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Should You Give a Statement to the IRS if You Are Getting a Divorce in the Early Stages of a Criminal Tax Investigation?
The attorney should never produce the target of a criminal investigation to give a statement to the Internal Revenue Service at the early stages of a criminal tax investigation. In fact, a successful representation in regard to the early stages of a criminal tax investigation may evolve in the taxpayer never giving a statement to the Internal Revenue Service. Taxpayers sometimes think they can talk their way out of a criminal tax investigation. This is never the case. The Internal Revenue Service may never divulge everything it knows. It is not required to. With respect to any contacts, meetings or communications the Special Agent has with the attorney for the taxpayer, the attorney should consider what is being said by the Special Agent and the possibility that even though statements of the Special Agent may be true, that may not be the entire story and there may be more relevant information that is not being disclosed by the Special Agent at the early stages of a criminal tax investigation.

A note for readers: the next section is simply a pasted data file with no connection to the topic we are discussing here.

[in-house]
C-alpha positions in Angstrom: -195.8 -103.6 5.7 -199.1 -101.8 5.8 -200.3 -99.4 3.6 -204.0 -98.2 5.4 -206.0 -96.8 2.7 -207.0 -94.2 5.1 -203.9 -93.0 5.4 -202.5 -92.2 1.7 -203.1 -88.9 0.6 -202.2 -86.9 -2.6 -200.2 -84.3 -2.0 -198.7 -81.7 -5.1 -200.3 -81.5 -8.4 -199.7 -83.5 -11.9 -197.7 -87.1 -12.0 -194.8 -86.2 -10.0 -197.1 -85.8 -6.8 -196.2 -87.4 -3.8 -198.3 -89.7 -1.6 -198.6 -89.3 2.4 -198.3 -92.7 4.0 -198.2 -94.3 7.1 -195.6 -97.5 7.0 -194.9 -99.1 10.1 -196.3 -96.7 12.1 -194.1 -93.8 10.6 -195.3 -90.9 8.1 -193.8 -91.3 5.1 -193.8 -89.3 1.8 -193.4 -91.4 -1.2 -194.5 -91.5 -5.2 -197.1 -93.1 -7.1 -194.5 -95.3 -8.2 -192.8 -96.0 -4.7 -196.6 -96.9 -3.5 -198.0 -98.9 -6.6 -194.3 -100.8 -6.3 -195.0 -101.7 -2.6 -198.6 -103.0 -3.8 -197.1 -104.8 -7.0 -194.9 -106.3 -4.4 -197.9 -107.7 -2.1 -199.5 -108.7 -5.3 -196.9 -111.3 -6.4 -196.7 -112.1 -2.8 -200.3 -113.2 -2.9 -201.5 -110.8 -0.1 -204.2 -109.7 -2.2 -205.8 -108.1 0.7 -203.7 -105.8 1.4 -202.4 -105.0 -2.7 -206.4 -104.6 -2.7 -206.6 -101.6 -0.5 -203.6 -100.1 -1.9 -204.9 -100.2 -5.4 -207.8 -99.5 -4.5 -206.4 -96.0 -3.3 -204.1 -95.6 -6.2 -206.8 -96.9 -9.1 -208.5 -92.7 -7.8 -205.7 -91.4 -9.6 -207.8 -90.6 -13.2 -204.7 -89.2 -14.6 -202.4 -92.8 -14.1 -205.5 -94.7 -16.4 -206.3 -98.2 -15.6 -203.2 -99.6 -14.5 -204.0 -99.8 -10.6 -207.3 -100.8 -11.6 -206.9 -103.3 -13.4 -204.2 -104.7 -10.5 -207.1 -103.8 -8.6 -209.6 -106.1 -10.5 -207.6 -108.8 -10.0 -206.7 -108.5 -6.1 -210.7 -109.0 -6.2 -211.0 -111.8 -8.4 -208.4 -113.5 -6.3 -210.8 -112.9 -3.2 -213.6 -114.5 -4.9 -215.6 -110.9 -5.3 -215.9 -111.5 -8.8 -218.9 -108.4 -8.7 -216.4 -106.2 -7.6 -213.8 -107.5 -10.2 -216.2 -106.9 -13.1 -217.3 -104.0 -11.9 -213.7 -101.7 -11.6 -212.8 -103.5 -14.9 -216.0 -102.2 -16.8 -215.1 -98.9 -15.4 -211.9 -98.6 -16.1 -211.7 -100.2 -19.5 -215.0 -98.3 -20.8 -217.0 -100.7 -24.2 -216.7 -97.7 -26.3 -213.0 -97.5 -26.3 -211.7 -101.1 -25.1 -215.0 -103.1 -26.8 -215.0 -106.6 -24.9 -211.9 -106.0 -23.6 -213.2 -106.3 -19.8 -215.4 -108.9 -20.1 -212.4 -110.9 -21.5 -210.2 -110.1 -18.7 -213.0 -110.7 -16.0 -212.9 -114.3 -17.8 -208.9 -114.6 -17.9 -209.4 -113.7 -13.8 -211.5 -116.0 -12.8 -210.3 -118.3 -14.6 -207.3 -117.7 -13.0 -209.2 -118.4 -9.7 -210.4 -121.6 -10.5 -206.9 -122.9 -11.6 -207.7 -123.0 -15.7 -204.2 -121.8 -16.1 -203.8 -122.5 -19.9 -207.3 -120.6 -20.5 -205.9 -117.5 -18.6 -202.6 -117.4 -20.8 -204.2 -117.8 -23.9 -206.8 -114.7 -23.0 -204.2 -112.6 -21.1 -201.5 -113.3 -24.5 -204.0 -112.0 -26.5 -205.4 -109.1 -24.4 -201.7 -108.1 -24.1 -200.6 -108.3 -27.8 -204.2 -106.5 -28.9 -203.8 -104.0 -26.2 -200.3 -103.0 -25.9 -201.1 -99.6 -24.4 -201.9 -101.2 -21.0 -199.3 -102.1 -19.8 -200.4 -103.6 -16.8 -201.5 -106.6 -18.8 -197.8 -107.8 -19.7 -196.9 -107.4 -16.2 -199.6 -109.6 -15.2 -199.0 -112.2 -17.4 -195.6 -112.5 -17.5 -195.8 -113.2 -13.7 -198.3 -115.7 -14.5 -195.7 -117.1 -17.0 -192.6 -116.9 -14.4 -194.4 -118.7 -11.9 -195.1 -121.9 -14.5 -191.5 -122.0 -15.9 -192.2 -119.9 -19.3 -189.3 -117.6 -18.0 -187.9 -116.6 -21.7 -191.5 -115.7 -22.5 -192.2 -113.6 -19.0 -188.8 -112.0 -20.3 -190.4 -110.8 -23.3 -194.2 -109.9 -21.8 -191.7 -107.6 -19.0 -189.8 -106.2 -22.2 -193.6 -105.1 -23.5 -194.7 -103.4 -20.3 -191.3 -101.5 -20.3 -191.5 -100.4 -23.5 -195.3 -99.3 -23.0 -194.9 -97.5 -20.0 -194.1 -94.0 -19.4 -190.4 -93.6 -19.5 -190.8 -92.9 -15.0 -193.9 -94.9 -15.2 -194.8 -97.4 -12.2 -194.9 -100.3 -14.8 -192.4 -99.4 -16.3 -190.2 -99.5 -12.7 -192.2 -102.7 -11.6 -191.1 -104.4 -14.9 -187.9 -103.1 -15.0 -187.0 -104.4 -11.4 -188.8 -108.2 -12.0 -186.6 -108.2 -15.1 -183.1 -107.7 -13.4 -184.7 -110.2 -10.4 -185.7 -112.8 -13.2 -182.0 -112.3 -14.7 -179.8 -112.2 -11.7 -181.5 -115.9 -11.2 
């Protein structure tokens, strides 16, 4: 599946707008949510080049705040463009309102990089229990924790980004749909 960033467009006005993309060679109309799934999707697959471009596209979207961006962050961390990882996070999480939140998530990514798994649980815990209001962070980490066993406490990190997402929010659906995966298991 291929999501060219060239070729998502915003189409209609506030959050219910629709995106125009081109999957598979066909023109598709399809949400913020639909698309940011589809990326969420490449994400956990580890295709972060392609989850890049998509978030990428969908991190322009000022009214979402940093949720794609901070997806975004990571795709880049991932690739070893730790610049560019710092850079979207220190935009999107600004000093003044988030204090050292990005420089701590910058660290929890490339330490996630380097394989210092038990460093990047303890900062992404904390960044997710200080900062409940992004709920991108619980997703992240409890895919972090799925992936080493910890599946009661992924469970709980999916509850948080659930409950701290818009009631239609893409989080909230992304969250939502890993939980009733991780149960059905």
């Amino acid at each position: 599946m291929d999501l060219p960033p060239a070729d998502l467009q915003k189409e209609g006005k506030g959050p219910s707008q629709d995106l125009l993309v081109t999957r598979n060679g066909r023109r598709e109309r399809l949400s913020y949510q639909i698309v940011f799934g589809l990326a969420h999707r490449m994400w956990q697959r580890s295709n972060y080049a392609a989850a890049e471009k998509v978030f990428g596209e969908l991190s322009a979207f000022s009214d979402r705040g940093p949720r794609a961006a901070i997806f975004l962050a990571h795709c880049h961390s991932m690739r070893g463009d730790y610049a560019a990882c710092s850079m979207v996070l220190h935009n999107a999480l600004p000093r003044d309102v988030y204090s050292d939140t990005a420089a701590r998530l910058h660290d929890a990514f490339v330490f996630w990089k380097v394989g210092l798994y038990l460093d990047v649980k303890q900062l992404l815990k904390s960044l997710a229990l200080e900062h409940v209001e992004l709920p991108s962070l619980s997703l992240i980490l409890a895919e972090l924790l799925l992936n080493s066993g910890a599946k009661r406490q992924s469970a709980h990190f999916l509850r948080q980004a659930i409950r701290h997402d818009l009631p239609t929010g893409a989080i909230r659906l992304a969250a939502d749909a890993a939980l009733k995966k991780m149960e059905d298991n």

Grounds for a fault divorce in Illinois are impotence, bigamy, adultery, desertion for one year, habitual drunkenness or drug addiction for at least two years, repeated and extreme physical or mental cruelty, felony conviction or imprisonment, and infection with a sexually transmitted disease.
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